The rhizomes/stems of a lotus plant, also known as Nadir (singular: nadur) in Kashmiri, are consumed in numerous Asian countries including China, Japan, and many parts of India. Grown in the shallower sections of lakes and ponds, Nadir are plucked between September and March every year. In Kashmir, they are mainly grown in the Dal, Wular and Anchar lakes.

Nadur has a unique earthy, fibrous flavour with a porous texture. It is considered to be a classic dish, often served deep-fried, stir-fried, etc. Strings of nadir placed on a west-facing window, resembling a high fashion necklace, is not an uncommon sight in a Kashmiri house during the summer months. Prepared with a variety of things including spinach, turnip and kidney beans; Nadir are perhaps best prepared as Nader Yakhni, where the vegetable replaces lamb in this traditional yoghurt-and-cumin based dish. Apart from this, Nadir are also consumed as local snacks called Nadur Monji.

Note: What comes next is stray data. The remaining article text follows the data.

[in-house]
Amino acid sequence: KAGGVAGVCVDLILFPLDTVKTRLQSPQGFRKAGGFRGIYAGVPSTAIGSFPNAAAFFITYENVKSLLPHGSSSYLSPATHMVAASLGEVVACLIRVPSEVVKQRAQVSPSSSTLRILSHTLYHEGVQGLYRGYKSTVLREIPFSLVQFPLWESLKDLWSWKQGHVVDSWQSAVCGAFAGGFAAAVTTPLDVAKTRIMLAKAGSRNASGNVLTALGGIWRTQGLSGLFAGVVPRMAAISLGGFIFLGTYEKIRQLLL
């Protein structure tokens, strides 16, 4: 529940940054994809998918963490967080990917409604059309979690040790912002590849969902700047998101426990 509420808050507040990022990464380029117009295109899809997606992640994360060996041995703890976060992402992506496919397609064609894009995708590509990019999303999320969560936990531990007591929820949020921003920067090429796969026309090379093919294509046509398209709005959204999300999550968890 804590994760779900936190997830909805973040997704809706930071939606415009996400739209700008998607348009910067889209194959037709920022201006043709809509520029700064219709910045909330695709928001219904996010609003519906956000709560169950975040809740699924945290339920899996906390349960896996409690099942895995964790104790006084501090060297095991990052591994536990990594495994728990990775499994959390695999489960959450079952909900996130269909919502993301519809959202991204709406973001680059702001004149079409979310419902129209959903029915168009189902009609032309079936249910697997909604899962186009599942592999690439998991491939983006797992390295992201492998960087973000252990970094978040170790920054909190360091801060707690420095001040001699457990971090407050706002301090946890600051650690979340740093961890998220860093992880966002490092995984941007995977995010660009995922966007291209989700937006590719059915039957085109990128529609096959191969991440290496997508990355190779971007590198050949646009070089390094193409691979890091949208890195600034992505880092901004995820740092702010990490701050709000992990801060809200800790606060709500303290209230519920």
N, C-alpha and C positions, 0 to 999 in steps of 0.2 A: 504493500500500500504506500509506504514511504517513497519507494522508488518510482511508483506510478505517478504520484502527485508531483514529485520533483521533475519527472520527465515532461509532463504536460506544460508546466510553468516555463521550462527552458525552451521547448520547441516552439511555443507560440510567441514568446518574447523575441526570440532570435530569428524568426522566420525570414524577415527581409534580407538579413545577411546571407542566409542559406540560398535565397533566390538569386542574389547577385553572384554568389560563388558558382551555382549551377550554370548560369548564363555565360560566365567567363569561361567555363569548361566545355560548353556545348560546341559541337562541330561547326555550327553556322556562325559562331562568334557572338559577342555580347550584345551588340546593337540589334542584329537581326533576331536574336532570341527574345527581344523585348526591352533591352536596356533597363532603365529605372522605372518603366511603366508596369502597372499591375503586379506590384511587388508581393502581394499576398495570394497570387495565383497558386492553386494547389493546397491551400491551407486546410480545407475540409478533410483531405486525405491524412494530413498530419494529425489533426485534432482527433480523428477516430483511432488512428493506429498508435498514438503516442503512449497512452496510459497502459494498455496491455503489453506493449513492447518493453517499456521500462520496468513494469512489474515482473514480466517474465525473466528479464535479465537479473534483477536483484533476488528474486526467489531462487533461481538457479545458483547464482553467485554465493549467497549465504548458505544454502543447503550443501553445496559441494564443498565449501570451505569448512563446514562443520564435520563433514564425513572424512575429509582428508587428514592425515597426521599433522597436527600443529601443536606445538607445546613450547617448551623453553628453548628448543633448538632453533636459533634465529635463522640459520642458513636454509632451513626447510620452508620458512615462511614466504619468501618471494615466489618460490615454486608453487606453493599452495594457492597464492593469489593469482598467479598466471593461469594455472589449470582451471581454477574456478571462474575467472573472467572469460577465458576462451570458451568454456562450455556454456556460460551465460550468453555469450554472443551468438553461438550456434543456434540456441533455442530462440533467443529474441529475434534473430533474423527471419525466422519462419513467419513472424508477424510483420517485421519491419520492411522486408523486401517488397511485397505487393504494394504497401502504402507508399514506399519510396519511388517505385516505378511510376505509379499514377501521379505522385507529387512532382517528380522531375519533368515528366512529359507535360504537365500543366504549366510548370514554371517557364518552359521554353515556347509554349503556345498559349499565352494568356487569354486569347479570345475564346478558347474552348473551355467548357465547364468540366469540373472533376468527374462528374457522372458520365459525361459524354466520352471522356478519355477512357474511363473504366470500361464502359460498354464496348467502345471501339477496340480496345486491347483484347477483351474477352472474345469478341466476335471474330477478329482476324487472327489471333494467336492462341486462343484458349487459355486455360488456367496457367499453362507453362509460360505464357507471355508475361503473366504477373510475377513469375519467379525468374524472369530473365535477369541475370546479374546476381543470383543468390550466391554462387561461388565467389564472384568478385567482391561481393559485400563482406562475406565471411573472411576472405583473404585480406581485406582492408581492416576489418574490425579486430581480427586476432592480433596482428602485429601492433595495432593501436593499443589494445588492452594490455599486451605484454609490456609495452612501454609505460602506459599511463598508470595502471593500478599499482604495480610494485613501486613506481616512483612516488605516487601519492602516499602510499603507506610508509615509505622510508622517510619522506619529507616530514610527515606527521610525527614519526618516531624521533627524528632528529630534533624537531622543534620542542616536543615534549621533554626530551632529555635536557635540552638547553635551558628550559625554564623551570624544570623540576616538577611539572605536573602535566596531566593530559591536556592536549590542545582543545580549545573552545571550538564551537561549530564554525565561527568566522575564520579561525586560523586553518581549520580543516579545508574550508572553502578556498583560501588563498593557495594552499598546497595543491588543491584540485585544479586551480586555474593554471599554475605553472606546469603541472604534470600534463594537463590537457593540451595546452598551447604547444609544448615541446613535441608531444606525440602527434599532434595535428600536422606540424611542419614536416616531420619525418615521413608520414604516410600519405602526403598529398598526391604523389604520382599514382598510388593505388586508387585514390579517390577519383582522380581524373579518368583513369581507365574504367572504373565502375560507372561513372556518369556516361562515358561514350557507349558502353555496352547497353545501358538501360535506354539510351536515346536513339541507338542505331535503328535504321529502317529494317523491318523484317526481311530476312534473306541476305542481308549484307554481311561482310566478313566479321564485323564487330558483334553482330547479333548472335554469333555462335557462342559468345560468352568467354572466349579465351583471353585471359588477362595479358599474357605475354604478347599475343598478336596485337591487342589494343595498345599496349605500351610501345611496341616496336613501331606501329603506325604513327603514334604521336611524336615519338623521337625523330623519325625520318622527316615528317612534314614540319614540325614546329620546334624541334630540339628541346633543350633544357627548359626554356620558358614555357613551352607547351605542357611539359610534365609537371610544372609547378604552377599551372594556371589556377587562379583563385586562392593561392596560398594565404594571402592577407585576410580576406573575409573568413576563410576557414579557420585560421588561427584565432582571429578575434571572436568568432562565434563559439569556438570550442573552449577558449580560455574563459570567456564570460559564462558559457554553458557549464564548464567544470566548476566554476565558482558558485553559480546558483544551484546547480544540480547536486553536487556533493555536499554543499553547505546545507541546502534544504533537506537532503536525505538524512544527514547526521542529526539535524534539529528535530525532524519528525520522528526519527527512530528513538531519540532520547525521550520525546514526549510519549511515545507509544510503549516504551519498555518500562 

It is no secret that the floods of September 2014 adversely affected every aspect of life in Kashmir. Entire ecosystems were destroyed and nearly 80% of nadru plants disappeared in just one month. After the search for a single lotus plant through the end of the year turned out to be futile, the farmers decided to take matters into their own hands. They took seeds and saplings from Nigeen Lake and took on the burdensome task of regrowing the plant across the region. Finally in October 2017, nadru made a comeback to Kashmiri markets. Although lacking it’s previous colour and freshness, Nadir still comprise a major portion of the Kashmiri cuisine, blending in various dishes and snacks.

Mohammad Hammad

Class IX

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